- There are crucial and time-sensitive windows of opportunity for building these fundamental competencies. Should one fail to develop these core skills during this crucial early developmental stage, it becomes increasingly unlikely that later remediation will approximate the potential one had, if those skills were developed on schedule. A cogent analogy here is learning a new language – it is far easier to learn a new language early in development when the language acquisition window is open, than it is later in life when this window is nearly closed.
In my last two posts (Halting the Negative Feedback Loop of Poverty: Early Intervention is the Key and Poverty Preventing Preschool Programs: Fade-Out, Grit, and the Rich get Richer) I discussed two successful early intervention programs (e.g., Perry Preschool Program & Abecedarian Project) that demonstrated positive long-term benefits with regard to numerous important social and cognitive skills. Knudsen, et al, (2006) noted:
“At the oldest ages tested (Perry, 40 yrs; Abecedarian, 21 yrs), individuals scored higher on achievement tests, reached higher levels of education, required less special education, earned higher wages, were more likely to own a home, and were less likely to go on welfare or be incarcerated than individuals from the control groups.”
These findings converge with research on animal analogues investigating the neurodevelopmental impact of early stimulation versus deprivation across species. Knudsen et al., (2006) point out that:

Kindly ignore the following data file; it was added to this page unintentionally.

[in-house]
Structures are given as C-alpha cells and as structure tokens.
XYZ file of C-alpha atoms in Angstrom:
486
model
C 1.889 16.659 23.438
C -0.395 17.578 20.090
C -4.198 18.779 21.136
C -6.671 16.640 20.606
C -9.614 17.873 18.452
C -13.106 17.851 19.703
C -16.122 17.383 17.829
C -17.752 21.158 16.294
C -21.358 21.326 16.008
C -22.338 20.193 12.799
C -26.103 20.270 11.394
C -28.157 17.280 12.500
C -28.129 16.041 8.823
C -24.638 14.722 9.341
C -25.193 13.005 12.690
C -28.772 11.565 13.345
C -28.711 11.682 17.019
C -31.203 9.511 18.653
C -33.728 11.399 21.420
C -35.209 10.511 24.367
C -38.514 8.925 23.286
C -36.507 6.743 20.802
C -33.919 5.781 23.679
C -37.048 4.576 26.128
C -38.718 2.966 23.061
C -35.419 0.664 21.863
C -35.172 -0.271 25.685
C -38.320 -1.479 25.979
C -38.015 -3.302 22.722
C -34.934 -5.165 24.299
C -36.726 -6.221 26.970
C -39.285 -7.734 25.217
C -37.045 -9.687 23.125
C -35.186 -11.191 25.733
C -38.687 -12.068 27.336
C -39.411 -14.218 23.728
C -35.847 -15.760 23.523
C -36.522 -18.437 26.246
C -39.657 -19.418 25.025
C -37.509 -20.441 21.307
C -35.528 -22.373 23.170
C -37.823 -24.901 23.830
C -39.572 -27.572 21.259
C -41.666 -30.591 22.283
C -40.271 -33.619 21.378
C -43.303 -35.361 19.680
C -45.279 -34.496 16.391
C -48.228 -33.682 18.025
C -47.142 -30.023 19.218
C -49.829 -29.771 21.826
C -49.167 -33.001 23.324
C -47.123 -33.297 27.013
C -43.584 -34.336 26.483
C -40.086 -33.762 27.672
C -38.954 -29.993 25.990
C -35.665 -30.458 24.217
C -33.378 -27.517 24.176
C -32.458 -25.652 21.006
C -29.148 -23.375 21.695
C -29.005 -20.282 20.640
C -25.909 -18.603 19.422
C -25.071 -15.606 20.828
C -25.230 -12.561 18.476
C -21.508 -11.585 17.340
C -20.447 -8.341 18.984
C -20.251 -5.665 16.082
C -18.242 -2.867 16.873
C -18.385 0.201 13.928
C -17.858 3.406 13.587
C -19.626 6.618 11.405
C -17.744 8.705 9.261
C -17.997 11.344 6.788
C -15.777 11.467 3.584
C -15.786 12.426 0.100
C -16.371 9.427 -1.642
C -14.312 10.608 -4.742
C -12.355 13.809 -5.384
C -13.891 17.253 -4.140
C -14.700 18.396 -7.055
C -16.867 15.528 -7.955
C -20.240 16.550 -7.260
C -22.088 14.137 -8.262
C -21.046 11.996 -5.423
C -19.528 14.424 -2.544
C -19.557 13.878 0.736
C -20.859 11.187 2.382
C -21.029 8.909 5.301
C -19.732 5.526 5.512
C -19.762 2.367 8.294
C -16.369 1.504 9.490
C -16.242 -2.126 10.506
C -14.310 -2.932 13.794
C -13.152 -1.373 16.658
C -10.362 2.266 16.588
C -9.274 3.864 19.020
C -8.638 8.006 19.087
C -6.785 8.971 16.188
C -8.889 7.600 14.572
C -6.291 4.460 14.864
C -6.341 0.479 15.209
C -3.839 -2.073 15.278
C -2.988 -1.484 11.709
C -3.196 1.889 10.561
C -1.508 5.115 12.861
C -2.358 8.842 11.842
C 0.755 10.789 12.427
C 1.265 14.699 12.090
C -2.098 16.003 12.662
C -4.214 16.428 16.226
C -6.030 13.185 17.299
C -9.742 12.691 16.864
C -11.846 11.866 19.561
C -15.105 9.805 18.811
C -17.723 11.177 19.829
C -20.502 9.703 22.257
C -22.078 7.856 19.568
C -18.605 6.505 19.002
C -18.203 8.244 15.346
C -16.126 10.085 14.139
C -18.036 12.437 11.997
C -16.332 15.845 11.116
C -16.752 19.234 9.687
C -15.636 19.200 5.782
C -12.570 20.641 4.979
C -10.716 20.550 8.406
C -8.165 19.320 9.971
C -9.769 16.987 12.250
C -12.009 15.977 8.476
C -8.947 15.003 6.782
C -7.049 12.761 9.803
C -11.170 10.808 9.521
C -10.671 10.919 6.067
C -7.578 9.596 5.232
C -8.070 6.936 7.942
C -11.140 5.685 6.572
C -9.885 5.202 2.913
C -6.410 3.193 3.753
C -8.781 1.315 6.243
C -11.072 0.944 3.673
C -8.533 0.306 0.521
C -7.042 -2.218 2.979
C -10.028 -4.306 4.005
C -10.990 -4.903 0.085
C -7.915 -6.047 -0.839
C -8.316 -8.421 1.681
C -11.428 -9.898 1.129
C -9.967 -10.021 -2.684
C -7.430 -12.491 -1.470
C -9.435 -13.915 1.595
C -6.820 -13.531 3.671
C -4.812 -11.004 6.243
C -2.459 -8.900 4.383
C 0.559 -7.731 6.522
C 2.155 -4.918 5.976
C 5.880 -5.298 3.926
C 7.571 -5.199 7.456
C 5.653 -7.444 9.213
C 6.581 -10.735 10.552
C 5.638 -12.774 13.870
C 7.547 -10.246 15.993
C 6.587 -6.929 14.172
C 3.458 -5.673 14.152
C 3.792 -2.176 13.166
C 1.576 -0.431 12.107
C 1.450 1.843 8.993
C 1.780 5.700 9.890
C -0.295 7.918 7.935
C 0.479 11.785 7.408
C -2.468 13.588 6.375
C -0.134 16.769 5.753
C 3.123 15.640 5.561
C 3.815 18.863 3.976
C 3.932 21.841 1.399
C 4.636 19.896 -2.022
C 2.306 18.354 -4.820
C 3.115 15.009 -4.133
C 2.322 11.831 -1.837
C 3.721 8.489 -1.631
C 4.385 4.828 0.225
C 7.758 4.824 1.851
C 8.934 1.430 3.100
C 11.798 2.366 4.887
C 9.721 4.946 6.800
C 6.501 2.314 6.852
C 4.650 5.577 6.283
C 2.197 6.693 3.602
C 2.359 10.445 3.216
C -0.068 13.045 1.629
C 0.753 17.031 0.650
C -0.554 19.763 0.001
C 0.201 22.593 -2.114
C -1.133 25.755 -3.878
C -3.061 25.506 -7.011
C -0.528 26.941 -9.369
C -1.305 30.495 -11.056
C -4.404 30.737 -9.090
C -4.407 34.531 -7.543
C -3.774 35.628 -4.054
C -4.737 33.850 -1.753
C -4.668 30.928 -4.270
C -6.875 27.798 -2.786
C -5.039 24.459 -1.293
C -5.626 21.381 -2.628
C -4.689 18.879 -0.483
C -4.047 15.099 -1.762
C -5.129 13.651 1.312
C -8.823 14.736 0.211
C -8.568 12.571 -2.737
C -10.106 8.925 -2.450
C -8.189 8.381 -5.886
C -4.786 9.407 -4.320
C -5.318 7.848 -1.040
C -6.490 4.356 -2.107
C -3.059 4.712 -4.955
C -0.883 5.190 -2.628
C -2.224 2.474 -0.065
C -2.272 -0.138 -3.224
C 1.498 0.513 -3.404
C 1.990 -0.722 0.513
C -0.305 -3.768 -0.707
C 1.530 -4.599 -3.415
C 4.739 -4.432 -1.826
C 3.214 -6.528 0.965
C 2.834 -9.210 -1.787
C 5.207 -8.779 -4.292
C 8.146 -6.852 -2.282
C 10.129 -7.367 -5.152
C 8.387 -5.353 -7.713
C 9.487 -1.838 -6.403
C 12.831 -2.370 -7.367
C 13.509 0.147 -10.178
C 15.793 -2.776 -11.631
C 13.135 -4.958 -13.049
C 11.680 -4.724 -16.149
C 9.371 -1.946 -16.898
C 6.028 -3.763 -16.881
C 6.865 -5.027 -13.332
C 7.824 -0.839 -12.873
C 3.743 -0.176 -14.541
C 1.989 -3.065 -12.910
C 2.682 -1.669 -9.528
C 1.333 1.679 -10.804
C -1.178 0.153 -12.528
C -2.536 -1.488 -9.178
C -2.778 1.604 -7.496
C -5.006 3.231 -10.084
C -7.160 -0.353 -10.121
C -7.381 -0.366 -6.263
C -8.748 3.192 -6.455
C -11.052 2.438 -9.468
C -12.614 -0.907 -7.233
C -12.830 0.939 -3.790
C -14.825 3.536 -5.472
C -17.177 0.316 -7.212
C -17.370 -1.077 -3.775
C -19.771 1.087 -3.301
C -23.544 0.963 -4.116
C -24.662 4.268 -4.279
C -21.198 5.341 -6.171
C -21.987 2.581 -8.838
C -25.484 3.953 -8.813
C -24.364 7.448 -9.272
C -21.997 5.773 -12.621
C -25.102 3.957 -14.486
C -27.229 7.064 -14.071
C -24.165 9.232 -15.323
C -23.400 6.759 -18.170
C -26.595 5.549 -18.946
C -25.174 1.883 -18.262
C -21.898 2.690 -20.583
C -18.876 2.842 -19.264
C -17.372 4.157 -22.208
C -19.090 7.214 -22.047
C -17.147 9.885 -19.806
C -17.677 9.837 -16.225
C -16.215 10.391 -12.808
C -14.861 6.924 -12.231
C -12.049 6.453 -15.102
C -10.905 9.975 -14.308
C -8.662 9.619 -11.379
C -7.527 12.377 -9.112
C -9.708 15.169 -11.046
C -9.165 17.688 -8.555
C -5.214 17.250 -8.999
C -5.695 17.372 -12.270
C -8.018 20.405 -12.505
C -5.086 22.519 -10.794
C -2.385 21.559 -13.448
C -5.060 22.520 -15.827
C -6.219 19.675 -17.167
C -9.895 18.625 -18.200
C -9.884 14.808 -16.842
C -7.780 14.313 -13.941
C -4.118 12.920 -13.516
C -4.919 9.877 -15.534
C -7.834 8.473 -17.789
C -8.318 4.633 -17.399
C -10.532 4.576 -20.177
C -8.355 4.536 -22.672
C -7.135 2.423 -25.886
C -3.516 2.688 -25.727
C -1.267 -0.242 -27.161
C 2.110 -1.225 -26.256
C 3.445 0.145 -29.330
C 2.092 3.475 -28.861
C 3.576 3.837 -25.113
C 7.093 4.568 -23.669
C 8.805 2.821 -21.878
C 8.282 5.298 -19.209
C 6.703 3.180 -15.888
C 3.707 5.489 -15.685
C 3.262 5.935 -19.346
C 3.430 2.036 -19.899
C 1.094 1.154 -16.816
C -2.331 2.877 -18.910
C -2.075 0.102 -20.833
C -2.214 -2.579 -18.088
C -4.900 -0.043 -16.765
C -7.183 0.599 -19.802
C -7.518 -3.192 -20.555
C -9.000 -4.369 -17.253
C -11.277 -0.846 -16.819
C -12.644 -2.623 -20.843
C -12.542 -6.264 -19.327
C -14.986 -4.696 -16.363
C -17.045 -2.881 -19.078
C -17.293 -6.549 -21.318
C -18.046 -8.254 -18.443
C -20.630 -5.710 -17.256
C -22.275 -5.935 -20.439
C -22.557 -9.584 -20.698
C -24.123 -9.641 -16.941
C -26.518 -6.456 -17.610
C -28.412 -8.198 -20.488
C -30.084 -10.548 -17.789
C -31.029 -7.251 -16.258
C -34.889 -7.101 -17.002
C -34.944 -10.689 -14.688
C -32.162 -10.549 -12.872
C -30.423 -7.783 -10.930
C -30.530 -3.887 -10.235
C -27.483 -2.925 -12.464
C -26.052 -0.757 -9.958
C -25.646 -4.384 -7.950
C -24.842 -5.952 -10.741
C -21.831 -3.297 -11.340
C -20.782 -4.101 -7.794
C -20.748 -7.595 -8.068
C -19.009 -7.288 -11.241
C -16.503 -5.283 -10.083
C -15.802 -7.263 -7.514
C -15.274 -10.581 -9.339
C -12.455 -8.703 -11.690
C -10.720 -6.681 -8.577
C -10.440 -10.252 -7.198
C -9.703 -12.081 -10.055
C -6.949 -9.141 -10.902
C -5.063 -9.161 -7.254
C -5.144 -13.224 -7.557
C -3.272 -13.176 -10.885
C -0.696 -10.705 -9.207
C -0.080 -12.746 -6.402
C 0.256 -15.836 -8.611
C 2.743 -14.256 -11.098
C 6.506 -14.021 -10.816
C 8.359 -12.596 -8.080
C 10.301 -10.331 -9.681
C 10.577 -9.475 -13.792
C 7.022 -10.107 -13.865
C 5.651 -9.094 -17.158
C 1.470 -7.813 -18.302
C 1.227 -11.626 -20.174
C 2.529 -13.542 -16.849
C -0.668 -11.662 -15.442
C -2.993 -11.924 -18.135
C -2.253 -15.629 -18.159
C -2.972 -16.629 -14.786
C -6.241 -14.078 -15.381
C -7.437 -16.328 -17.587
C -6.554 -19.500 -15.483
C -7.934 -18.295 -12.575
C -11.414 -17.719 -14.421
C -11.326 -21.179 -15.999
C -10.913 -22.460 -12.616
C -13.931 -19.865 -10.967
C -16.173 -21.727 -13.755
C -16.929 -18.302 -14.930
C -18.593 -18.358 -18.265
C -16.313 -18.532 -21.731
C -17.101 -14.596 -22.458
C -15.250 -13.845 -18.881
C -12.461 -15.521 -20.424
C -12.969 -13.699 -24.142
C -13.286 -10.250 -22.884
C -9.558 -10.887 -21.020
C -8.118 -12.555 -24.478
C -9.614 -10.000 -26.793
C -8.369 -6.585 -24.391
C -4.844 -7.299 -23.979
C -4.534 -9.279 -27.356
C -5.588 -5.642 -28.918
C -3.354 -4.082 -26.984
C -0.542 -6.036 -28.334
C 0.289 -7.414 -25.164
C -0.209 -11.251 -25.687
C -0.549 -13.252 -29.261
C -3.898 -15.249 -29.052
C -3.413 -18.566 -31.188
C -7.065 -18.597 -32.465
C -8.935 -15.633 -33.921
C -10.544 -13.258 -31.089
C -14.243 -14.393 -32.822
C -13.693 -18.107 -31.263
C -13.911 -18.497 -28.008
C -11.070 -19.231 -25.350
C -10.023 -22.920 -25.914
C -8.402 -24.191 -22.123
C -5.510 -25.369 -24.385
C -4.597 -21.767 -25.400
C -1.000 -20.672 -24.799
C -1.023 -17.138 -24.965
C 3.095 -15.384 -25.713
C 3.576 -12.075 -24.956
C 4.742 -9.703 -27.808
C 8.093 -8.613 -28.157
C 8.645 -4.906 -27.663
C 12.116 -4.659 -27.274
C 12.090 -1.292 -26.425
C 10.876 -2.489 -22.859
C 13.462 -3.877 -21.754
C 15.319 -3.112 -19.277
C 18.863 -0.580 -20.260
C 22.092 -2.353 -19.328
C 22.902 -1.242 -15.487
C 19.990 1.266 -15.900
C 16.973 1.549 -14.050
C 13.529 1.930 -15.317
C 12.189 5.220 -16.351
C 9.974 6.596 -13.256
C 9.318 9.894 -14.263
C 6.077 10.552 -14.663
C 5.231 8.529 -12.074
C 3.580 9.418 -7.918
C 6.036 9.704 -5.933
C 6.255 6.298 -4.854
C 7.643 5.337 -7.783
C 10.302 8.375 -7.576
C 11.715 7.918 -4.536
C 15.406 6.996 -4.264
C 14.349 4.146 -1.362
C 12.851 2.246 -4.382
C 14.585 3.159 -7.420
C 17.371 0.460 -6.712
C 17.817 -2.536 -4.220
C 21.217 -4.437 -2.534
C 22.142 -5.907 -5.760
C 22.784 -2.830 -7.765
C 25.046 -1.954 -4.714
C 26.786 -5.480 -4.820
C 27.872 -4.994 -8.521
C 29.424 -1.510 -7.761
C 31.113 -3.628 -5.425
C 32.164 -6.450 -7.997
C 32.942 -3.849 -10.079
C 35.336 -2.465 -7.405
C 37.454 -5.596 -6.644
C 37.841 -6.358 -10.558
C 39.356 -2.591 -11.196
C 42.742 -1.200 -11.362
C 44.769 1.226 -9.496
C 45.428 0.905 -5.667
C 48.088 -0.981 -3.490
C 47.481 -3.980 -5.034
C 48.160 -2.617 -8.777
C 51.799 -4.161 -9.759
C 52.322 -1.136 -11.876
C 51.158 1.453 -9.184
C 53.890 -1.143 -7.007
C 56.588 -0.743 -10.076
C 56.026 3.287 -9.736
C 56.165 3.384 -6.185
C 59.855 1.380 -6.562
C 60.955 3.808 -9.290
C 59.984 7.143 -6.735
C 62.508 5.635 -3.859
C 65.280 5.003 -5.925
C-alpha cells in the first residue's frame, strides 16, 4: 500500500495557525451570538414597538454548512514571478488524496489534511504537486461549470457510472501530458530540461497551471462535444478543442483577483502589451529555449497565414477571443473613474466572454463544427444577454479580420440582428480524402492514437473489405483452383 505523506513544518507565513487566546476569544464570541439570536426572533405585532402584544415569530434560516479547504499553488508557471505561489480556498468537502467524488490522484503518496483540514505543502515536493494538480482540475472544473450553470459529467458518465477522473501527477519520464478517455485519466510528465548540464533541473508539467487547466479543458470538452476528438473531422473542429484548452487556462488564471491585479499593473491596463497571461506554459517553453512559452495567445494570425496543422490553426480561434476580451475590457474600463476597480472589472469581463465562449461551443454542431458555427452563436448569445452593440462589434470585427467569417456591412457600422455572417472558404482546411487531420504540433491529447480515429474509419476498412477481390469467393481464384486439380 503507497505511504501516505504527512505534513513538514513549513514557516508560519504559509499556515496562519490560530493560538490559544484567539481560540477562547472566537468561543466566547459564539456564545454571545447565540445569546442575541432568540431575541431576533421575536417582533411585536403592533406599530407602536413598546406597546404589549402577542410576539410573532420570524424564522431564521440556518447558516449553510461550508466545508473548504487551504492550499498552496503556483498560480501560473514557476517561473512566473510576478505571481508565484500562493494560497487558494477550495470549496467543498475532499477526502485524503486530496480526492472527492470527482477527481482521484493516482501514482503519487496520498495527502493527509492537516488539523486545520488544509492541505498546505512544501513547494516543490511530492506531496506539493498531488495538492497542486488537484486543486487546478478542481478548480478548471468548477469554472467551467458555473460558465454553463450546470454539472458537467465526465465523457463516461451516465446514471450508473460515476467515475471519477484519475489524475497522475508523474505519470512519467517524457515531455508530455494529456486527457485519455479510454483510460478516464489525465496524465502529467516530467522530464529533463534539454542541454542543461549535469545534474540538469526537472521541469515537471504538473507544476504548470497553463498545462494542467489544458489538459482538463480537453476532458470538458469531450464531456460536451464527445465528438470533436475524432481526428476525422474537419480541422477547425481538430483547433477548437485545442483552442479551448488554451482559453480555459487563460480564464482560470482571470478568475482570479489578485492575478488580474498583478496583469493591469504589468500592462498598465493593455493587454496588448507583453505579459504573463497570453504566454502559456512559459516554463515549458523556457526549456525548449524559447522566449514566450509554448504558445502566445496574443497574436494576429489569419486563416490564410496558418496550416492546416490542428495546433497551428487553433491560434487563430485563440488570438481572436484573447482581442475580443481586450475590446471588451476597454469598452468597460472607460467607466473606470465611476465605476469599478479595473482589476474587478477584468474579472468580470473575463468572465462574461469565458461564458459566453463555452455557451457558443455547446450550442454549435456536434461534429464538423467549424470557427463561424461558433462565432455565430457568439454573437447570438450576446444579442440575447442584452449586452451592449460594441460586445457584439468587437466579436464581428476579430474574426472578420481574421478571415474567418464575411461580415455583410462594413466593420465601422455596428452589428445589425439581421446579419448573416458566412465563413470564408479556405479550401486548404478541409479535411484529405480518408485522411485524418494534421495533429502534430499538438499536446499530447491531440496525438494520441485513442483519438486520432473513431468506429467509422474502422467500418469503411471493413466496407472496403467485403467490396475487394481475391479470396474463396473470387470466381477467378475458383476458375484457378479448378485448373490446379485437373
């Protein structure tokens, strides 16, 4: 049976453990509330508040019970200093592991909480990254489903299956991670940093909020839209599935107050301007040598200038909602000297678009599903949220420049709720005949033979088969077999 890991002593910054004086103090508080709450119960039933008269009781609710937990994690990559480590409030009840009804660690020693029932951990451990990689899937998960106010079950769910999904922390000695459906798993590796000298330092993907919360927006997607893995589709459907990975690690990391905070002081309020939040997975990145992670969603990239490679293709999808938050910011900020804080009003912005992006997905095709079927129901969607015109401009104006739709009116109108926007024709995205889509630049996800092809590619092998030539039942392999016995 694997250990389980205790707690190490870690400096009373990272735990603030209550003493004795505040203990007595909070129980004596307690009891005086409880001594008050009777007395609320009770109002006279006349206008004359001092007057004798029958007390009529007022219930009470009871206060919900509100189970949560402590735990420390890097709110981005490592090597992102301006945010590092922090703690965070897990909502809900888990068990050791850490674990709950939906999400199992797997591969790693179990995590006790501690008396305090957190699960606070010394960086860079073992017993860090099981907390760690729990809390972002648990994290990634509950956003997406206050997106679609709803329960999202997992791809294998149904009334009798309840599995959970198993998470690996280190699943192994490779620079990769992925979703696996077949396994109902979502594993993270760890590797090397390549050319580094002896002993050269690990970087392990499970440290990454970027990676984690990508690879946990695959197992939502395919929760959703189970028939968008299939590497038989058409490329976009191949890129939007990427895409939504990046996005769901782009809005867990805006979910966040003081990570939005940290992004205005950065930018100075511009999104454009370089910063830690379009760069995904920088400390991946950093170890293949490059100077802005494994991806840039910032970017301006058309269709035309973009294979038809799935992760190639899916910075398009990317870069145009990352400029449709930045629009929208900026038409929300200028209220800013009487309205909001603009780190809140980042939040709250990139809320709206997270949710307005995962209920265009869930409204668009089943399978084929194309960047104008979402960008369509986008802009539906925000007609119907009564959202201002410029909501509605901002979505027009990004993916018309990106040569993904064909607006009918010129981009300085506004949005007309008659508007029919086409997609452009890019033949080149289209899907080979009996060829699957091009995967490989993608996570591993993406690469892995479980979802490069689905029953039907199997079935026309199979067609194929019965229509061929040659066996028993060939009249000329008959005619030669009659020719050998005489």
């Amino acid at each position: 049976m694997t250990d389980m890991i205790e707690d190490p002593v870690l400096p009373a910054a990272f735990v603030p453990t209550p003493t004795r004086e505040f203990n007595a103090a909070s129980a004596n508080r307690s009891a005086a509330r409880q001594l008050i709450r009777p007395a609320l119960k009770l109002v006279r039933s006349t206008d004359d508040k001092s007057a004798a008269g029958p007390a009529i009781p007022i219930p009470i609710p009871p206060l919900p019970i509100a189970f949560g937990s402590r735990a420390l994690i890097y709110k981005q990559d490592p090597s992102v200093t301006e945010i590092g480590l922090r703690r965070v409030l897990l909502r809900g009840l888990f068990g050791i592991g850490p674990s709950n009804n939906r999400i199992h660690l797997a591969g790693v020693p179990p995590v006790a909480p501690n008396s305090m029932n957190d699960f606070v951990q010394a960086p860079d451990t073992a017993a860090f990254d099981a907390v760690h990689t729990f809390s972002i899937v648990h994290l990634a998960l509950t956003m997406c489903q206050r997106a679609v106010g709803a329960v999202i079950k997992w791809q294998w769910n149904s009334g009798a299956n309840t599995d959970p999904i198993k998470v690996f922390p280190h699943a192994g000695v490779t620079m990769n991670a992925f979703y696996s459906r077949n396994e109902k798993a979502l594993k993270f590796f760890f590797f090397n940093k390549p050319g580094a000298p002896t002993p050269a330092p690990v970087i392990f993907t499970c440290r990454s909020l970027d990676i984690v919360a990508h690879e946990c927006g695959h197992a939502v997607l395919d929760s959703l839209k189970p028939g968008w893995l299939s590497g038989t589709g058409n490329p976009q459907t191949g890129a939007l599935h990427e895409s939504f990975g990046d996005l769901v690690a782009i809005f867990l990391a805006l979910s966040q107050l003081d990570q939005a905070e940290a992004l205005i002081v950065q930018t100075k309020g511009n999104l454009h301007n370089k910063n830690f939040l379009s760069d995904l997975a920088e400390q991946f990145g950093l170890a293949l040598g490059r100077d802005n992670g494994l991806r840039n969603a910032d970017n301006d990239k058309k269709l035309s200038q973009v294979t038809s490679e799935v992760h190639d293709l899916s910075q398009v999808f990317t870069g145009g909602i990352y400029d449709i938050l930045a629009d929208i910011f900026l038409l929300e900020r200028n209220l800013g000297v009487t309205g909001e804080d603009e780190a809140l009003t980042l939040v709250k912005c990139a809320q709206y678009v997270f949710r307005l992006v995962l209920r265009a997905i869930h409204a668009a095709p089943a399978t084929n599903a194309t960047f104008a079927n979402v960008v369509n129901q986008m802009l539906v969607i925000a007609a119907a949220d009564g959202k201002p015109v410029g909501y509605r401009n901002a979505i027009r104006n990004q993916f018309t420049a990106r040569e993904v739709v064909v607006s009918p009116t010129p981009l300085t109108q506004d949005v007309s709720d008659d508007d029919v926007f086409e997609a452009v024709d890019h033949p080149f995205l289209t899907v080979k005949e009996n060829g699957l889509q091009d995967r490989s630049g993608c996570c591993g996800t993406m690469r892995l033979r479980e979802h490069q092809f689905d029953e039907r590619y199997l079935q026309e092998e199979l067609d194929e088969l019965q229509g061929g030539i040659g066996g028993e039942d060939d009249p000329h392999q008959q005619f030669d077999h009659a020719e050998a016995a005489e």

- There are indeed cross species negative neurodevelopmental consequences associated with adverse early developmental perturbations.
- There clearly are time sensitive windows during which failure to develop crucial skills have life-long consequences. Neural plasticity decreases with age.
- However, there are time sensitive windows of opportunity during which quality programs and therapies can reverse the consequences of adverse environmental circumstances (i.e., poverty, stress, violence).
Early learning clearly shapes the architecture of the brain. Appropriate early stimulation fosters neural development, while conversely, impoverished environments diminish adaptive neural stimulation and thus hinders neural development. Timing is everything it seems. Although we learn throughout our lifespan, our capacity to learn is built upon a foundation that can be strengthened or impaired by early environmental experiences. It is very difficult to make up for lost time later in life – much as it is difficult to build a stable building on an inadequate foundation. Stimulating environments during these crucial early neurodevelopment periods are far more efficient than remediation after the fact. These realities provide further justification for universally available evidence based early preschool services for children at the lower end of the socio-economic spectrum. Proactive stimulation fosters stronger and more productive citizens – yet, we continue to respond in a reactive manner with remedial and/or punitive measures that miss the mark. The necessary proactive response is clear.
Knudsen, E. I., Heckman, J. J., Cameron, J. L., and Shonkoff, J. P. (2006). Economic, neurobiological, and behavioral perspectives on building America’s future workforce. Proceedings of the National Academy of Sciences. v. 103, n. 27. 10155-10162.